If it seems to you that every time you shop at the supermarket or fill up your car’s tank with gasoline, everything is more expensive, you are correct.
What you may not know is that the increase in inflation is not only happening in your country, since the increase in the cost of living has become a global phenomenon after the economic effects caused by the covid-19 pandemic, with the largest economy in the world going through serious difficulties.
“The United States is the developed country with the most intense inflation,” Keneth Rogoff, professor of Public Policy and Economics at Harvard University, tells BBC Mundo.
An inflation that broke the record in November of being the highest of the last 39 years, sparking passionate debate between those who argue that it is a transitory problem and those who believe that it will not go away so quickly.
Another of the world’s great economies, Germany, is also suffering from high prices, with the index skyrocketing to its highest level in nearly three decades.
What is happening in the world, explains the economist, reminds us of phenomena that occurred in the 1970s and 1980s, when inflationary pressures hit countries hard that, for different reasons, had to face challenges of great proportions.
In emerging markets and developing economies, accustomed to facing major economic crises, “low inflation has been a more recent phenomenon,” argues Rogoff.
In 1992, he adds, there were more than 40 economies with inflation above 40%.
This year one of the countries that has stolen the headlines has been Turkey, where the cost of living rose 36%, reaching its highest level in almost 20 years.
1-What is happening in Latin America?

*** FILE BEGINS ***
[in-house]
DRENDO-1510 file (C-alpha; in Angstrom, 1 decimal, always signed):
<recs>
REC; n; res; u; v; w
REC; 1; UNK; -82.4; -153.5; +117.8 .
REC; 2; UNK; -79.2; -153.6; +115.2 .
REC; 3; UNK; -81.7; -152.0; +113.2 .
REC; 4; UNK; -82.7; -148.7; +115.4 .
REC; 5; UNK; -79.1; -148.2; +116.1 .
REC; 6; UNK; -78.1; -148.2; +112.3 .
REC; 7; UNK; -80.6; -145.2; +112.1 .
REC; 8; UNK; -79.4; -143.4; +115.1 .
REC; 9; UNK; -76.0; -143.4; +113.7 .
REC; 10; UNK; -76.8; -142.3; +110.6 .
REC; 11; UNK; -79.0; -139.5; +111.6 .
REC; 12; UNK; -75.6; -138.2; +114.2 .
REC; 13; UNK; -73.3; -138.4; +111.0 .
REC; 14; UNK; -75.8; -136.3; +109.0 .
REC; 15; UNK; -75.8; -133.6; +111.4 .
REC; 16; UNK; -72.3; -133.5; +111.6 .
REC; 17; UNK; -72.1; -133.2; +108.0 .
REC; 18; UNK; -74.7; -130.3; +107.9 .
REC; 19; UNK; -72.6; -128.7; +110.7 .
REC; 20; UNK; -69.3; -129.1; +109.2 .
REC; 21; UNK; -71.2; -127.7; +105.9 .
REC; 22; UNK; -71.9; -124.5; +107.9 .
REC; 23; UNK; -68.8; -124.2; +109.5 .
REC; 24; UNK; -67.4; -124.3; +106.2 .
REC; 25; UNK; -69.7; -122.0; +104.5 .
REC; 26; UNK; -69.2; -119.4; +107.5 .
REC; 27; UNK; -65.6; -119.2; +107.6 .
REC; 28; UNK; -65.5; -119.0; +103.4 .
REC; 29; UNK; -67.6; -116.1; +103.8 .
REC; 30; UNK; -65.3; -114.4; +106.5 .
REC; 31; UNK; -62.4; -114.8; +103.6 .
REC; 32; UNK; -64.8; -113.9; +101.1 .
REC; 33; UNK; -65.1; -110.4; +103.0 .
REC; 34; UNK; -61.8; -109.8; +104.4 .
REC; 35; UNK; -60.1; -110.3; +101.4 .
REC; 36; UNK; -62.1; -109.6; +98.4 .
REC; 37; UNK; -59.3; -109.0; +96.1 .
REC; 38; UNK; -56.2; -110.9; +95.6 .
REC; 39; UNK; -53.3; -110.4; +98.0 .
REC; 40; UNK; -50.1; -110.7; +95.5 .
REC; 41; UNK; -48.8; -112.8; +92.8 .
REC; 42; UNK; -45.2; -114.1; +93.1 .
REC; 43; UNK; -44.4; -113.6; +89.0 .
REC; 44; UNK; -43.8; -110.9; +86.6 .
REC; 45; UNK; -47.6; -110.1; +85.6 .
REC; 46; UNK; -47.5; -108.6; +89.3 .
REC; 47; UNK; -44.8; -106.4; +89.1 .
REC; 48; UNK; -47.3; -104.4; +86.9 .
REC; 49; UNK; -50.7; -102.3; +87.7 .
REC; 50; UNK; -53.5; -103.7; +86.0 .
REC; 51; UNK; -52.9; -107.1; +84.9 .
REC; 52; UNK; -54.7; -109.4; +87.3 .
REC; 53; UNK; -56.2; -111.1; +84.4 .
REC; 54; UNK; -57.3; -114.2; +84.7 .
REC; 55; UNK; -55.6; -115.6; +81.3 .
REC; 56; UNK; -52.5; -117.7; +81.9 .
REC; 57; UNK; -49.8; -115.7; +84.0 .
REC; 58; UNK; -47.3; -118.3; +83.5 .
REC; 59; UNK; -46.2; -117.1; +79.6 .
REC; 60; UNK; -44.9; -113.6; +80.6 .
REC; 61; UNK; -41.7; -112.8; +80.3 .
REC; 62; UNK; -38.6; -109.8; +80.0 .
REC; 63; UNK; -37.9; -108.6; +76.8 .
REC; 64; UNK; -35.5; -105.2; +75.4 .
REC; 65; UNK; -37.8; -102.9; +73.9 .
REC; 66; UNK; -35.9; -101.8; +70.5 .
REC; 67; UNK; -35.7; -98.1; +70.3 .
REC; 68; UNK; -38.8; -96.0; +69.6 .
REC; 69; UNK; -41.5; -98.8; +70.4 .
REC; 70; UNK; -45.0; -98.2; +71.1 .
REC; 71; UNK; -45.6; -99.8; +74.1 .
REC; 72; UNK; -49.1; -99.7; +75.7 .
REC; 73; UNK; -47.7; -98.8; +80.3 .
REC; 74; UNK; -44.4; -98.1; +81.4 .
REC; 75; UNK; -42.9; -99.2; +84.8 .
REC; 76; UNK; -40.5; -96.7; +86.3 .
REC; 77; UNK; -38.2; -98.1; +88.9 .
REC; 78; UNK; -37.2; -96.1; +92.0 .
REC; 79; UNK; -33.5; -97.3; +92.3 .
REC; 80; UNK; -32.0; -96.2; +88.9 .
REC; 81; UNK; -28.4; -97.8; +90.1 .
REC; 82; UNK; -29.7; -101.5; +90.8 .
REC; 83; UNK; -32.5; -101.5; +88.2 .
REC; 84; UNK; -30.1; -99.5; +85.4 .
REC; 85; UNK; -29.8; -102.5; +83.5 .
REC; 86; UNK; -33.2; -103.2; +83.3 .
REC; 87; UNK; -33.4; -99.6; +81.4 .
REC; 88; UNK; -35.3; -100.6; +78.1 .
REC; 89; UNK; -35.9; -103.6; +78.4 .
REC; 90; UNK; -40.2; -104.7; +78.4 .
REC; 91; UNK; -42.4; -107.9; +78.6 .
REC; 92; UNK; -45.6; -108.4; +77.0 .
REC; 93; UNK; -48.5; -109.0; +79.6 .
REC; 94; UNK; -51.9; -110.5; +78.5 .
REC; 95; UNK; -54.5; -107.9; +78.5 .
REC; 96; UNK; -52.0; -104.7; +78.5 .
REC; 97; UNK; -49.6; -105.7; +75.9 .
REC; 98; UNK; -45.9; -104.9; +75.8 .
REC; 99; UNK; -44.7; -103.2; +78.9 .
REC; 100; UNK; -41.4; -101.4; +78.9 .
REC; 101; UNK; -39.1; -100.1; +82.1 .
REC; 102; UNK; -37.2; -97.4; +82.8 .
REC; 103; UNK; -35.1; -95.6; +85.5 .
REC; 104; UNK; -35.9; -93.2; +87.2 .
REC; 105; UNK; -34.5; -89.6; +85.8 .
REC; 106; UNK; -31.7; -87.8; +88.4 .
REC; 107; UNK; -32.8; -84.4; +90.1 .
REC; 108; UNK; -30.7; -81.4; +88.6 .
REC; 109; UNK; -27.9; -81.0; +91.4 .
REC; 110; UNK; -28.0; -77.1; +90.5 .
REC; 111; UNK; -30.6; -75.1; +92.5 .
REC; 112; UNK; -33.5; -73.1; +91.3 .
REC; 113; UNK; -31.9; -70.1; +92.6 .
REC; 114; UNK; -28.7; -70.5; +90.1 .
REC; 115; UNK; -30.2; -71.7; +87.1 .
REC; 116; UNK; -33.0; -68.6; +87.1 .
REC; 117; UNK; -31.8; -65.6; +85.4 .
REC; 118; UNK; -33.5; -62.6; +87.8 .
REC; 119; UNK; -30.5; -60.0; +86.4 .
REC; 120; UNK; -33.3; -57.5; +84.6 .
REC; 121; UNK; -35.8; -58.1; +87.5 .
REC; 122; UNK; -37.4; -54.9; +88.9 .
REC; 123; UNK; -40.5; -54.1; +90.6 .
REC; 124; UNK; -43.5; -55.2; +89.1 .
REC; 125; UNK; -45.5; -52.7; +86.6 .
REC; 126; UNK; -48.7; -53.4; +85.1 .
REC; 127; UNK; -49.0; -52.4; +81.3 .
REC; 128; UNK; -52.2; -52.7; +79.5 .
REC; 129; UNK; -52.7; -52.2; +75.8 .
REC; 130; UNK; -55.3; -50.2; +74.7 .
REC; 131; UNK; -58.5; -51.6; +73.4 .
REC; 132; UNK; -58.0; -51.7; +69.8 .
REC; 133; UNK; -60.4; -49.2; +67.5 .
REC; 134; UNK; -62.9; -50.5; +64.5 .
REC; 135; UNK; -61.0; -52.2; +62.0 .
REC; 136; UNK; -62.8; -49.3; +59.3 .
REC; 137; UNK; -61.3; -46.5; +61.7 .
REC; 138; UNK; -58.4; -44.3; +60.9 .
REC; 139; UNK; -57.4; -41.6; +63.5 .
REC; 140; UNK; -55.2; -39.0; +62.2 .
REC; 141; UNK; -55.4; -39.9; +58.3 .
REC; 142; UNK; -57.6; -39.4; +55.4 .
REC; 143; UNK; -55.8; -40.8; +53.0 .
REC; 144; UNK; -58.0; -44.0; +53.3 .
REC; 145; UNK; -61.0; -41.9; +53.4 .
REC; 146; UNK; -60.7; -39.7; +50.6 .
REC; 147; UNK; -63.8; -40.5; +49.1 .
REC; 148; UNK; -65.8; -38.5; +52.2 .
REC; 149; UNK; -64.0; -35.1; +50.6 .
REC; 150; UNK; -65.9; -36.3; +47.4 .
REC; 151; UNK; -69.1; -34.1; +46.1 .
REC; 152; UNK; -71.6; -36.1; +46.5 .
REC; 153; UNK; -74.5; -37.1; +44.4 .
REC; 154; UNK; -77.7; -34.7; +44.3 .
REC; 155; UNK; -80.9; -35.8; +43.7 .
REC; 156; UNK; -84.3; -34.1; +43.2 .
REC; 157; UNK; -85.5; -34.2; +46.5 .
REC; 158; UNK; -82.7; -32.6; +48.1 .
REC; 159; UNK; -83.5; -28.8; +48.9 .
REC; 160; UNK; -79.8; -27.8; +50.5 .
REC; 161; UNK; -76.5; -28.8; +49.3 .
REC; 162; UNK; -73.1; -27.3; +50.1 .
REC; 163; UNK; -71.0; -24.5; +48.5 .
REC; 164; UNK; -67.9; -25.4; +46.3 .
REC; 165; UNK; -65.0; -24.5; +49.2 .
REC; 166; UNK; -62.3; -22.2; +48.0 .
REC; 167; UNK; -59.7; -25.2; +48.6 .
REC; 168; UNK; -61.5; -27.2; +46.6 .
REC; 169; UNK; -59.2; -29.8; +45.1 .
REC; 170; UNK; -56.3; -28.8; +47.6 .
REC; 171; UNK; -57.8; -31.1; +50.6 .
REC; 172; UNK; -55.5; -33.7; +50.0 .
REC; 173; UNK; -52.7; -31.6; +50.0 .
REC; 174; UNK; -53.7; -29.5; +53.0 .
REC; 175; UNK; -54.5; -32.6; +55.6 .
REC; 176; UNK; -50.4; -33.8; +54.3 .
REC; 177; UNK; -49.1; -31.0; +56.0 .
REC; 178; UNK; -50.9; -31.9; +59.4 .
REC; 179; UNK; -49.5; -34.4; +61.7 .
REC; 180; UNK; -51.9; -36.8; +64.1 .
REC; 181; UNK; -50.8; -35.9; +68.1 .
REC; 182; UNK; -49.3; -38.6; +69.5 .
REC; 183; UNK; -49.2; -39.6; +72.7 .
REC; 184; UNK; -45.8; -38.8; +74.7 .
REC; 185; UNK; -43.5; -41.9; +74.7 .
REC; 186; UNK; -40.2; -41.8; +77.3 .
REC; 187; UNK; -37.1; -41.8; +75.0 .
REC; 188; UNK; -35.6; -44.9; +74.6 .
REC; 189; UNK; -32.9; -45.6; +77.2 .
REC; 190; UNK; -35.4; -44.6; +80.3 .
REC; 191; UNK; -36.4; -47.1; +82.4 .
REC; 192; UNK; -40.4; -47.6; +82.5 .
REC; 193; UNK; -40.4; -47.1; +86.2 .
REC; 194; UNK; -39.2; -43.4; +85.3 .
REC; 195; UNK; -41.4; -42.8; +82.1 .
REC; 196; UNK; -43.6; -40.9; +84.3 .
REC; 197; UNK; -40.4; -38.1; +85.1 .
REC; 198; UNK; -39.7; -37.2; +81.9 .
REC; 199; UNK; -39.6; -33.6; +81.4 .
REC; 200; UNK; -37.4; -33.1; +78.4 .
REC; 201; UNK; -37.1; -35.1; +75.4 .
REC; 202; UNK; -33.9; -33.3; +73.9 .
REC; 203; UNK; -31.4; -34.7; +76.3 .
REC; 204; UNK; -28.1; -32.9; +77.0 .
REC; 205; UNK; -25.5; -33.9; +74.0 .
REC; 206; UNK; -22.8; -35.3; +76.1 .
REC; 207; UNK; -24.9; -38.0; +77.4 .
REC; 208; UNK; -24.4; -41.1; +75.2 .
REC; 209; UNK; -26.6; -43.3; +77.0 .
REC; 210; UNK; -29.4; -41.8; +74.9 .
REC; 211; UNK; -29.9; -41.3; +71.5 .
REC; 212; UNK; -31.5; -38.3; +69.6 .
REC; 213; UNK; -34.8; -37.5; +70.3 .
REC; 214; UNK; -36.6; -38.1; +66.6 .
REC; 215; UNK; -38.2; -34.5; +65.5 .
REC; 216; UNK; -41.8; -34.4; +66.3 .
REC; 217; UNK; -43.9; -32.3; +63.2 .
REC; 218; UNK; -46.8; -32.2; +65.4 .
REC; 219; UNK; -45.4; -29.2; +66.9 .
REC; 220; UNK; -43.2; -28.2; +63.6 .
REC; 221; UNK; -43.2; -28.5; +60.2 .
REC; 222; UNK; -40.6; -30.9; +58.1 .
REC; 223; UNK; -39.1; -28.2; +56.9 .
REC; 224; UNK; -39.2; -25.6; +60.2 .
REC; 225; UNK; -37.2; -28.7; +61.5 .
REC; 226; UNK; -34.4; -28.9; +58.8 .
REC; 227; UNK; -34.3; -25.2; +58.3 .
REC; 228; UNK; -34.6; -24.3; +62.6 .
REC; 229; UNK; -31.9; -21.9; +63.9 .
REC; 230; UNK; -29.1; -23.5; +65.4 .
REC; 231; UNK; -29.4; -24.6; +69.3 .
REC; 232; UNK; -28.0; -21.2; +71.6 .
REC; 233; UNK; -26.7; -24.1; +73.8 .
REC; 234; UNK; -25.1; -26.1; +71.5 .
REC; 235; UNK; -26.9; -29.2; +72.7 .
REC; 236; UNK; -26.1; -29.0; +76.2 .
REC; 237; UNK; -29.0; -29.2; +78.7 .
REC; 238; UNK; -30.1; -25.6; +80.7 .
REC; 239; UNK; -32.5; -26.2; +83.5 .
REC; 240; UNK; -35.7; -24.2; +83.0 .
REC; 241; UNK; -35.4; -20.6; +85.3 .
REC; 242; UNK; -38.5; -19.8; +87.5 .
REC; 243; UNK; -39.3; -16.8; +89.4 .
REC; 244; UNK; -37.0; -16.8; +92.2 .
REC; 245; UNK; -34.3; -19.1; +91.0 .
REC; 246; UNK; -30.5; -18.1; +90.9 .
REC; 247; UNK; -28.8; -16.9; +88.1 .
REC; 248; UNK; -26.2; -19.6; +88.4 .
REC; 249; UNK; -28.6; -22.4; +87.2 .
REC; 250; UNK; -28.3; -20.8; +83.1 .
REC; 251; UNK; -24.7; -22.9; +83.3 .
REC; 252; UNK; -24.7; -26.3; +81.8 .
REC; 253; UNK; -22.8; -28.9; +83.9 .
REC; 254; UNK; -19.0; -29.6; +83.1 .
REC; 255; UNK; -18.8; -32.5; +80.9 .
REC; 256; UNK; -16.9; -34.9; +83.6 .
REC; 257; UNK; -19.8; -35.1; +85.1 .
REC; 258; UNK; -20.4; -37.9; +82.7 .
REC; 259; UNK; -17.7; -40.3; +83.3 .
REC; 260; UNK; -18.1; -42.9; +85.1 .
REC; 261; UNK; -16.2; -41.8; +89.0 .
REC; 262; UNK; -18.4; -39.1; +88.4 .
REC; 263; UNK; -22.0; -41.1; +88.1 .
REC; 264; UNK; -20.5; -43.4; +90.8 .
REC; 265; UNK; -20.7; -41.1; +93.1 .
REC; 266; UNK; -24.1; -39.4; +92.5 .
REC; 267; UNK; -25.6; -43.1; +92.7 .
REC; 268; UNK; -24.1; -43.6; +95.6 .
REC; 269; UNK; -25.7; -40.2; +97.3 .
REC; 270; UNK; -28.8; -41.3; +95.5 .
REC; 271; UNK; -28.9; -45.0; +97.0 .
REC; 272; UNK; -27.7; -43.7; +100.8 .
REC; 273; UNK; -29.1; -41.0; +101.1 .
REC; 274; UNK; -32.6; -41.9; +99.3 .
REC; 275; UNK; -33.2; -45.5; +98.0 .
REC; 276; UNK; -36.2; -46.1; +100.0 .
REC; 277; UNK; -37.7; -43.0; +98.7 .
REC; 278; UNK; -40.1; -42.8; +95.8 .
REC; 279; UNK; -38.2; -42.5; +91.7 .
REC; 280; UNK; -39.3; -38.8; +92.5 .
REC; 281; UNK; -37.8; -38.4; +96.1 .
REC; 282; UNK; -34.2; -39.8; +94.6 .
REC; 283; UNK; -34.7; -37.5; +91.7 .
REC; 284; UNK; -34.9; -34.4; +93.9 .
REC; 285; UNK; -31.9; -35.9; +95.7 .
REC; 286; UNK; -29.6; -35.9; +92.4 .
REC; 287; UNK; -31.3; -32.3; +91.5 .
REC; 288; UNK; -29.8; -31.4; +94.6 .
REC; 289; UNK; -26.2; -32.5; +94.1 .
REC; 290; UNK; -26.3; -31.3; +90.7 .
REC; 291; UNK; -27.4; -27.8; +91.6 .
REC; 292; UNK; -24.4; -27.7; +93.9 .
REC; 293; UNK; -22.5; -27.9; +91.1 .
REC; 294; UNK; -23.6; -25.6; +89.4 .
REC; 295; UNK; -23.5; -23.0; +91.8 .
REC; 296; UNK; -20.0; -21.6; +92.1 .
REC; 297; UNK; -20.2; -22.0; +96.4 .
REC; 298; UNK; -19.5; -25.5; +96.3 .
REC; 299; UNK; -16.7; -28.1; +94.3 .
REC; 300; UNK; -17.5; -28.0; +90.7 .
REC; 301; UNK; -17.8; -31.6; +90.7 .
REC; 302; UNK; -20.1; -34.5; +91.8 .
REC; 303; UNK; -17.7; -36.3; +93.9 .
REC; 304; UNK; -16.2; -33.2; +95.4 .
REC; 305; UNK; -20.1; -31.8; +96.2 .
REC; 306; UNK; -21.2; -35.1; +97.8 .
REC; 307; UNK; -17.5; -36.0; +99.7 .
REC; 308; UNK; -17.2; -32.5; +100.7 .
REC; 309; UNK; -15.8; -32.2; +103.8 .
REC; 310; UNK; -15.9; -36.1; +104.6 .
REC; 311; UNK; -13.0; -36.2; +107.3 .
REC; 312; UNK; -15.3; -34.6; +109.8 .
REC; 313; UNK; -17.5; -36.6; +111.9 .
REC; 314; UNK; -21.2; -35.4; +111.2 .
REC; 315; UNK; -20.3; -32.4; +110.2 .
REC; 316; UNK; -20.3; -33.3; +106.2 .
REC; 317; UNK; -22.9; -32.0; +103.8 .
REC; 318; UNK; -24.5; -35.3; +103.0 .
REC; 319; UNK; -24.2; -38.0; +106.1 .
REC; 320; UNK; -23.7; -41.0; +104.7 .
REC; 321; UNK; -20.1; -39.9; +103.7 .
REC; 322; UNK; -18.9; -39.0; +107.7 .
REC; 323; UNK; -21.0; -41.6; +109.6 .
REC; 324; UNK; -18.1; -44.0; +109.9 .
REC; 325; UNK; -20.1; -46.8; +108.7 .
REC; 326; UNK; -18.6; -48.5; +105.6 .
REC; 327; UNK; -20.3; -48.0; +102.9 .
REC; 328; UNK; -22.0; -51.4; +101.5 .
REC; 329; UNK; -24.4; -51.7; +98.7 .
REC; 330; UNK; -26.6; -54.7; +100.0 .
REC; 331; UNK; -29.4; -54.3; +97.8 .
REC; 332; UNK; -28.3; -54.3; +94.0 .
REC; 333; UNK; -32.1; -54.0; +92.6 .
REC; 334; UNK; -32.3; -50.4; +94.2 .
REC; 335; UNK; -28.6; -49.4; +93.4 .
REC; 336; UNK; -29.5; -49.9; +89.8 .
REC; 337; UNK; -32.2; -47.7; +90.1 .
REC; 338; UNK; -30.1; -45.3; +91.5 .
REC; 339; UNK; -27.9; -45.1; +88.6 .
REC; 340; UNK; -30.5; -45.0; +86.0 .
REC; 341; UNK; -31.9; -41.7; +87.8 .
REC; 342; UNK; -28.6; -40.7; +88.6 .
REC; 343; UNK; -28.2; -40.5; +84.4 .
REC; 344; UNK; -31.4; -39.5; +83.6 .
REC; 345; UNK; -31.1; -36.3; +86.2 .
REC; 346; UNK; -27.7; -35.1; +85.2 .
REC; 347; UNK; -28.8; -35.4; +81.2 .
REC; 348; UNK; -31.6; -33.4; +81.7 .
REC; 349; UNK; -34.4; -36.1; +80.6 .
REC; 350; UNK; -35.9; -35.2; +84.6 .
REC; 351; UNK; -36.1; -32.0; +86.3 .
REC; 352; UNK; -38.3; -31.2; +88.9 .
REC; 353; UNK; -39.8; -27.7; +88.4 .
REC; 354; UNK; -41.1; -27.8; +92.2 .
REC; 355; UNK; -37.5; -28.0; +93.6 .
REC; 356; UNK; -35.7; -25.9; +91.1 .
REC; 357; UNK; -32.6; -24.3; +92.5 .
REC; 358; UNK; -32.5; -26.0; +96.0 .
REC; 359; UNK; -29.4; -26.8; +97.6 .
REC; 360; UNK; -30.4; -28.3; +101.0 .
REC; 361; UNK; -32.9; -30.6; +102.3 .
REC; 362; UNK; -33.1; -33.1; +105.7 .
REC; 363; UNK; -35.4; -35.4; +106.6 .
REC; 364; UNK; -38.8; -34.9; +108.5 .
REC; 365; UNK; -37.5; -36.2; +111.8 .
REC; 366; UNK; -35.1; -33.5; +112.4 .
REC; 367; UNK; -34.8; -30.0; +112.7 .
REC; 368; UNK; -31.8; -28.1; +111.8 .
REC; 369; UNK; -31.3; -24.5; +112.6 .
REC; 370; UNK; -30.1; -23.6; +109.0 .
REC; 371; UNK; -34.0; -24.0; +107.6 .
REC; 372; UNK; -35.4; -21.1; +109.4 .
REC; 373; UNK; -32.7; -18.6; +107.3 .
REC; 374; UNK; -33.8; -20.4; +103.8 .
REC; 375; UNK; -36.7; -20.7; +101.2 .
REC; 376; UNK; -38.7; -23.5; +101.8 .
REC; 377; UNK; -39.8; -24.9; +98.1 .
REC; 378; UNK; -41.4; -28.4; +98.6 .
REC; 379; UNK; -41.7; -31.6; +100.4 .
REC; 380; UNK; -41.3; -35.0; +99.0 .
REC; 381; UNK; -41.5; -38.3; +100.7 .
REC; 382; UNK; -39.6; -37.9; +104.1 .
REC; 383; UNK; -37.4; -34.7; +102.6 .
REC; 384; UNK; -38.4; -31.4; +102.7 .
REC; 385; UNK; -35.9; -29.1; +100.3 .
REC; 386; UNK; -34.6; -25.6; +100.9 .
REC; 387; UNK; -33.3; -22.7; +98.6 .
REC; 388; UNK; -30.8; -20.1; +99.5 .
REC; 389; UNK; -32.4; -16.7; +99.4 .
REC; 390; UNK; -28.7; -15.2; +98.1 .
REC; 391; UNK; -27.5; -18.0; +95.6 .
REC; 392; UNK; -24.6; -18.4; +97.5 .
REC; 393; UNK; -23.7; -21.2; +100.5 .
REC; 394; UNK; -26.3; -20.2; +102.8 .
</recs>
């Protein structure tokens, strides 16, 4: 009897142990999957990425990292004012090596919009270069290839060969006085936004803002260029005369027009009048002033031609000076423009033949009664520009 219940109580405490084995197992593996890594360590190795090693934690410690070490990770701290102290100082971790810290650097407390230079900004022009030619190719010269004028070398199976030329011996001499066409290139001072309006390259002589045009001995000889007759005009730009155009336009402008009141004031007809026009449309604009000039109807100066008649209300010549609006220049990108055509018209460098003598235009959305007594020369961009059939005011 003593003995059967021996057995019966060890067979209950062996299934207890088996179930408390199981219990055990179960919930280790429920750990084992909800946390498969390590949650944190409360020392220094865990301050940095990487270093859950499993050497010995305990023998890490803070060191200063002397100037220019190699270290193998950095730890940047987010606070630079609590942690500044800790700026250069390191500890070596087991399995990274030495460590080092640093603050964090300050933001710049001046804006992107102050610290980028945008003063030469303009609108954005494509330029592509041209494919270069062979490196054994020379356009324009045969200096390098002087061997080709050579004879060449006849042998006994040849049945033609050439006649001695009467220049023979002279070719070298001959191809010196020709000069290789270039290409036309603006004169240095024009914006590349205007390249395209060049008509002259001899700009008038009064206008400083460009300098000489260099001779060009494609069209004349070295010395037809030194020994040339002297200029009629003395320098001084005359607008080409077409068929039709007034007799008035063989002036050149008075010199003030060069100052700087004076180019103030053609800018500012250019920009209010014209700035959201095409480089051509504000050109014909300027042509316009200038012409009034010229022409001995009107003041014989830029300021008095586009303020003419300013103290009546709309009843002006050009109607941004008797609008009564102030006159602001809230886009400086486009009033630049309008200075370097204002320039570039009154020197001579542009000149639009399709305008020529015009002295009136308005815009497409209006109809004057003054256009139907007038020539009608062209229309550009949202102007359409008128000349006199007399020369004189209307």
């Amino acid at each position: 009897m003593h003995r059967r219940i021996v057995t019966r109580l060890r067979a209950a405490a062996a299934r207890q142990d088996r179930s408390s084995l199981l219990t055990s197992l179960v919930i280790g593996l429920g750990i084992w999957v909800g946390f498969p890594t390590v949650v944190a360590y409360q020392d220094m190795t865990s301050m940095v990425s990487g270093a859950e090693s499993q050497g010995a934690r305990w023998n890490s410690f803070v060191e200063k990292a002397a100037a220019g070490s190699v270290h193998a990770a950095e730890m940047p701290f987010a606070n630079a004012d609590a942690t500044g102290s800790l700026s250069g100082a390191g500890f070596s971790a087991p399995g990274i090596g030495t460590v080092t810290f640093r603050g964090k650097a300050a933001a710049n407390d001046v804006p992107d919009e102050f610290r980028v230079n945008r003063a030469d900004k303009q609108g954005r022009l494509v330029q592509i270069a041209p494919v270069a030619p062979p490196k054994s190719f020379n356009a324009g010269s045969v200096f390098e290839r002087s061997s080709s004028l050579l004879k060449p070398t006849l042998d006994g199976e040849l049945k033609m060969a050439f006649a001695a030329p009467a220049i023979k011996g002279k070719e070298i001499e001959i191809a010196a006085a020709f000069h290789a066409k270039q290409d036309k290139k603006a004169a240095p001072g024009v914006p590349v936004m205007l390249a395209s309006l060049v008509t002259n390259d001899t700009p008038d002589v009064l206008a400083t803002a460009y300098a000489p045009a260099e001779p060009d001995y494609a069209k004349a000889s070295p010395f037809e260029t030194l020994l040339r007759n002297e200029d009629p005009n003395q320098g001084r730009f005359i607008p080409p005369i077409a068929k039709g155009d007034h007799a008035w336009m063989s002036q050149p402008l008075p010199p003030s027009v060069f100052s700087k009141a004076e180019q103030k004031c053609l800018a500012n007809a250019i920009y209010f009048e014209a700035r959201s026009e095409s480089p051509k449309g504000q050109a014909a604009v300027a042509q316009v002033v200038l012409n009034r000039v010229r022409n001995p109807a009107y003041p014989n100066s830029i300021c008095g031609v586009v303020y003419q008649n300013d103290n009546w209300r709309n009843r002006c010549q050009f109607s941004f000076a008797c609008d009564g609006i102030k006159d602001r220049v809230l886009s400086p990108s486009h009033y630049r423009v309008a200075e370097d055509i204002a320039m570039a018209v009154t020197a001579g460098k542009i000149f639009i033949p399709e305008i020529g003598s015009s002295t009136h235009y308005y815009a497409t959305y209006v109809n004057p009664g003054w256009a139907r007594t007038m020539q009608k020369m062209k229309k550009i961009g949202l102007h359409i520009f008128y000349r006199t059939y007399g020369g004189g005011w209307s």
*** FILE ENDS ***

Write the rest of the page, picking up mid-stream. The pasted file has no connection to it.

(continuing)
From a historical point of view, things are currently much calmer.
Although that does not mean that economists are not working at full speed to decipher the puzzle of how to curb inflation in a different scenario from the previous ones and, at the same time, push for a more sustained economic recovery, considering that in recent months the Fiscal aid to face the effects of the pandemic has decreased and most of the countries are with few funds and a lot of debt.
Latin America knows this well, and it is currently considered the region with the highest inflation on the planet.
Although the latest data are not yet available to know for sure how much inflation rose in Latin America in 2021, projections point to a level close to 12%.
And for this year, although the experts foresee a more positive scenario, expectations are still permeated by that feeling of uncertainty that has kept governments, central banks, investors and analysts in suspense, when they try to predict how to manage the economic course after the pandemic earthquake.
The two largest economies in the region, Brazil and Mexico, have reached highs in 20 and 18 years respectively, while countries like Argentina, Colombia, Peru and Chile are also feeling the effects of the inflationary wave that is sweeping the planet.
2-What are the causes?
Unlike other inflationary waves, the current one has a common factor for all countries: traffic jams in the supply chains that transport products through the seas of the planet, with a “container crisis” that has caused gigantic global disruptions with ships waiting weeks in ports to unload their products and a historic increase in shipping rates.
In short, if it is more expensive to get the products to the stores, they also go up in price.
Added to this logistical problem are other difficulties such as the shortage of labor in developed countries, the lack of semiconductors to make cars, computers or cell phones.
Prices have also risen, economists point out, because of the gigantic amount of money that central banks and the historic fiscal stimulus packages delivered by governments injected into economies to mitigate the ravages caused by the pandemic.